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Free your mind (map) with Groovy

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Freemind is an Open Source mind mapping tool. Version 0.9 (released Feb 2011) introduced Groovy scripting that can be used for processing the mind map nodes. In this article we’ll look at a couple of use cases and the supporting scripts.

This article originally appeared in the February 2013 issue of GroovyMag

Mind mapping

I’m a long-time user of mind mapping tools and have been using Freemind since 2005. I have even been known to work on mind maps on my phone whilst standing on a London Underground tube train.

One of the things I use mind maps for are brainstorming on projects – e.g. breaking down user stories into tasks as shown in Figure 1. If those tasks get given sizes, then it is useful to have an idea of how many small, medium or large tasks there are, or if you have estimates then you’ll probably want to sum them.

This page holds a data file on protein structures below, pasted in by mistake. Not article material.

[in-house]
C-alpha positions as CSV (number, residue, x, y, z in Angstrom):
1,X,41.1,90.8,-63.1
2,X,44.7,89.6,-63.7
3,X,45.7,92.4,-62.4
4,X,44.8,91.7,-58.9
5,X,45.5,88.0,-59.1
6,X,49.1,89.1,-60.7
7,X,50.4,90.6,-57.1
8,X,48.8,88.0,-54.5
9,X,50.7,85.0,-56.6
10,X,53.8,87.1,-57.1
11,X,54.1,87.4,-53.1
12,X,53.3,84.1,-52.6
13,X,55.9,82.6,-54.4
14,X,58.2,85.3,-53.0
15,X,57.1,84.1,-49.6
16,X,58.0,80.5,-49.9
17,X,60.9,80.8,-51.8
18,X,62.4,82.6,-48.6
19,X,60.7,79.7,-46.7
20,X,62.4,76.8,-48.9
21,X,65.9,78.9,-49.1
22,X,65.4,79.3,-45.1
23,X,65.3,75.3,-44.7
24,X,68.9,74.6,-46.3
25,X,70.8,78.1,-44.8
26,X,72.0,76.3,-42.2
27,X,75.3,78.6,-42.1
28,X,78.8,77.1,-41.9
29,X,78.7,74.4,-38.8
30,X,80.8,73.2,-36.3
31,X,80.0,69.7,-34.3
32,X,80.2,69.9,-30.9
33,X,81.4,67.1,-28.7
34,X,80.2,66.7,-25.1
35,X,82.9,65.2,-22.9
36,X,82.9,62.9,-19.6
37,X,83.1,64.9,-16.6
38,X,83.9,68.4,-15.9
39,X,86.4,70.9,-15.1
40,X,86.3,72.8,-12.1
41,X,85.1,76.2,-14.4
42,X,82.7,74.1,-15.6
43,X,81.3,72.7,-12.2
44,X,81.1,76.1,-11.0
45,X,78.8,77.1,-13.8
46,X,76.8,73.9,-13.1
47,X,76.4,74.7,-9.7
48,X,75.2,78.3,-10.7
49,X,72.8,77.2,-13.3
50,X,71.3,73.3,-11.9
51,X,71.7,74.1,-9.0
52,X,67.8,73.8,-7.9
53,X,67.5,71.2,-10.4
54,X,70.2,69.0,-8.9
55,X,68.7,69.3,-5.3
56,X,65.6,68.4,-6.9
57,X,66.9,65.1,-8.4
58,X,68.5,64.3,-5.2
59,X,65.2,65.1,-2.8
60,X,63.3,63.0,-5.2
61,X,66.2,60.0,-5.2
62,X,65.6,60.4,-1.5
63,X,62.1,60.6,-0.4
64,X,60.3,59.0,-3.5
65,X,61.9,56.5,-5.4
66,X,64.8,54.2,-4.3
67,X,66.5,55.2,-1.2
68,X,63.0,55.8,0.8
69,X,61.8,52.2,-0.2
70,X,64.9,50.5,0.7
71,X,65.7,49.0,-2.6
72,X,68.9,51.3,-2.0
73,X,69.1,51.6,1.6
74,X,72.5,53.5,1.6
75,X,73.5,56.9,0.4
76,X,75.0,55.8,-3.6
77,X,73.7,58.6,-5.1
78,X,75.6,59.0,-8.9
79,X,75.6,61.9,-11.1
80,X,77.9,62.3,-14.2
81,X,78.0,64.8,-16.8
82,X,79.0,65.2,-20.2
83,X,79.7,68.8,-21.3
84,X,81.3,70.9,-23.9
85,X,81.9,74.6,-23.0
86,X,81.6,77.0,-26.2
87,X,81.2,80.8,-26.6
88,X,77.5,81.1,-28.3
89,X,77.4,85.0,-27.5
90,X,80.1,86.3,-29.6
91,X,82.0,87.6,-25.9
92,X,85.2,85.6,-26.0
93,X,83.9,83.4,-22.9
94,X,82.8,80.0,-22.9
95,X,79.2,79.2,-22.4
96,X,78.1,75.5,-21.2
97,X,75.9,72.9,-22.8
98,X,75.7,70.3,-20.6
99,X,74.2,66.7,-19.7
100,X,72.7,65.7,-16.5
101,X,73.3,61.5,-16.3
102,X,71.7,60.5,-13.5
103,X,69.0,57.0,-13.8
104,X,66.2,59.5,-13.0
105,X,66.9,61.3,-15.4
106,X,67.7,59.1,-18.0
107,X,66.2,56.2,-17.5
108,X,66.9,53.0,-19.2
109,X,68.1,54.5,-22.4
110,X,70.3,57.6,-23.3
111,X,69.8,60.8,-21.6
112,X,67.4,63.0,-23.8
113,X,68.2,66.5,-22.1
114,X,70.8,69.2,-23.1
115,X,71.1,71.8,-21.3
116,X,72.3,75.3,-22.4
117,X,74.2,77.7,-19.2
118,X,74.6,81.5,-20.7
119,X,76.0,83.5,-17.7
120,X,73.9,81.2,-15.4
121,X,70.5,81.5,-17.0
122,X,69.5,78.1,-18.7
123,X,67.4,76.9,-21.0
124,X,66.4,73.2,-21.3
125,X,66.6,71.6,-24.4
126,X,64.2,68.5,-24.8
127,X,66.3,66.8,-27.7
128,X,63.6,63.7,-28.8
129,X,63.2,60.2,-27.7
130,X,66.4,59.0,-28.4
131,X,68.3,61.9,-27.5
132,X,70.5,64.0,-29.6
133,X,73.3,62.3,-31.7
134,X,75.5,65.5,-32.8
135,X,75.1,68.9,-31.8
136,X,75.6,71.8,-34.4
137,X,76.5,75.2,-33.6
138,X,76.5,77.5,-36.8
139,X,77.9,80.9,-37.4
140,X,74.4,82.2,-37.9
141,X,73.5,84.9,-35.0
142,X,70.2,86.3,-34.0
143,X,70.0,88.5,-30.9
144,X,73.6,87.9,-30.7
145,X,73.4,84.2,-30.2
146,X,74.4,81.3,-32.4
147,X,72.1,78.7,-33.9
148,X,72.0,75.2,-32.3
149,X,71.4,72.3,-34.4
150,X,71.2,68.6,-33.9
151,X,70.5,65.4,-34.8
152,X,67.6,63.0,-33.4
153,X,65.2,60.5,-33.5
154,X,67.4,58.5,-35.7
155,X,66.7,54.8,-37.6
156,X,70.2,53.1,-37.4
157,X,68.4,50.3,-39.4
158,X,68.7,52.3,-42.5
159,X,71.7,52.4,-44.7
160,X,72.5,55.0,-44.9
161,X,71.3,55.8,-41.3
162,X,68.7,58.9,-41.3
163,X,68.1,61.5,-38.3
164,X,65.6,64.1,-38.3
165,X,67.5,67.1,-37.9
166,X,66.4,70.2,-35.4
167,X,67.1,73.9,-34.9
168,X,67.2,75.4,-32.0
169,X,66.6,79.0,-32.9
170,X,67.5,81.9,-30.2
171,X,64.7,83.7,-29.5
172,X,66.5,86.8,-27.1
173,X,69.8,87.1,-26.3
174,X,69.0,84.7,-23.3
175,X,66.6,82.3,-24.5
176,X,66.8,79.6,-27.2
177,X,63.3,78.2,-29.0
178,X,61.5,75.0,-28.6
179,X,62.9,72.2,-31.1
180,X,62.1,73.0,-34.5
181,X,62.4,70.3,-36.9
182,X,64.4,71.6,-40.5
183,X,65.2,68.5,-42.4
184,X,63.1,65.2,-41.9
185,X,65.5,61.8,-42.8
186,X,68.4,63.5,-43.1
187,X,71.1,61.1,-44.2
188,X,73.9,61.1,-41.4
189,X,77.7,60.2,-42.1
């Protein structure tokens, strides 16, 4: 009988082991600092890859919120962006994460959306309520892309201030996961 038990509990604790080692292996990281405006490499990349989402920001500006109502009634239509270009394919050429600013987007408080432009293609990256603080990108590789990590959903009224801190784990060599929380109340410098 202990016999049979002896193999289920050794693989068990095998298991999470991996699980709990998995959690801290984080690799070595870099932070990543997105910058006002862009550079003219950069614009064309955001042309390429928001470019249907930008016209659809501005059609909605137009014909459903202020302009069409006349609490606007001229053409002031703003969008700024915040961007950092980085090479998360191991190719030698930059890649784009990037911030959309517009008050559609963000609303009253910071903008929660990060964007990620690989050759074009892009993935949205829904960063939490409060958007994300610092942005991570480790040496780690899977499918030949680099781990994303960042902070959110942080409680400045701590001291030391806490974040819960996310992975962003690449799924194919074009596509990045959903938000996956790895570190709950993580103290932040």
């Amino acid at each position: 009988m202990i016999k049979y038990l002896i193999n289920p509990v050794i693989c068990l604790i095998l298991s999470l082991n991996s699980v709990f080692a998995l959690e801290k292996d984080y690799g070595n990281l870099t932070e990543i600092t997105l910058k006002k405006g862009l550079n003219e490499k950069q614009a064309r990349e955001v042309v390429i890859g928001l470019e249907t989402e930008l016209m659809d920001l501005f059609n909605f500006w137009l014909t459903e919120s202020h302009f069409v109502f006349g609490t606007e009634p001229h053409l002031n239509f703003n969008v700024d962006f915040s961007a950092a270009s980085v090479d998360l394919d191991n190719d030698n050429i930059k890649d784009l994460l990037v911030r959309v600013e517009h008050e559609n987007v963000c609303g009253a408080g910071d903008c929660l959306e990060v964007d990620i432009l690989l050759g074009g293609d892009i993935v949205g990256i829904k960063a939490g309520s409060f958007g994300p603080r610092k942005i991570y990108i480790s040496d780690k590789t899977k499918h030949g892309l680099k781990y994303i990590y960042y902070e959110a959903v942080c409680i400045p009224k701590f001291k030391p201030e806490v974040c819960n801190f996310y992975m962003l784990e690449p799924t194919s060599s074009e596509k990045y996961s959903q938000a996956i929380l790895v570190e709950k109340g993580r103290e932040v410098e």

Project backlog in a mind map

Figure 1: Project backlog in a mind map

The full code listings and example mind maps (Freemind 0.9+ required) to accompany this article are available from the following GitHub repository:https://github.com/rbramley/GroovyMagFreemind



Freemind has a simple script editor (Figure 2) that can be accessed via the Tools > Script Editor menu option. It operates on the currently selected node.

Figure 2: The Freemind Script Editor

Figure 2: The Freemind Script Editor


A script can be run from the script editor or all scripts can be evaluated by using the Tools > Evaluate menu option (Alt + F8 or ⌥ + F8 on OSX).


These are assigned using the Tools > Assign Attributes… menu option shown in Figure 3 – you would typically want to select a node first! Once you have assigned an attribute, its name and value can be edited on the node without the need to launch the Attribute Manager.

Figure 3: Attribute assignment

Figure 3: Attribute assignment


  1. Keep a copy of your script in a separate text editor / file as Freemind has a bad habit of flattening scripts to a single line. Which means that your scripts won’t evaluate as intended if you use line-terminated (//) comments. It’s quicker and easier to paste back in if necessary than to insert the line breaks.
  2. For scripting Freemind, it’s useful to access to the Javadoc – but be warned that currently the online Javadoc is out of date.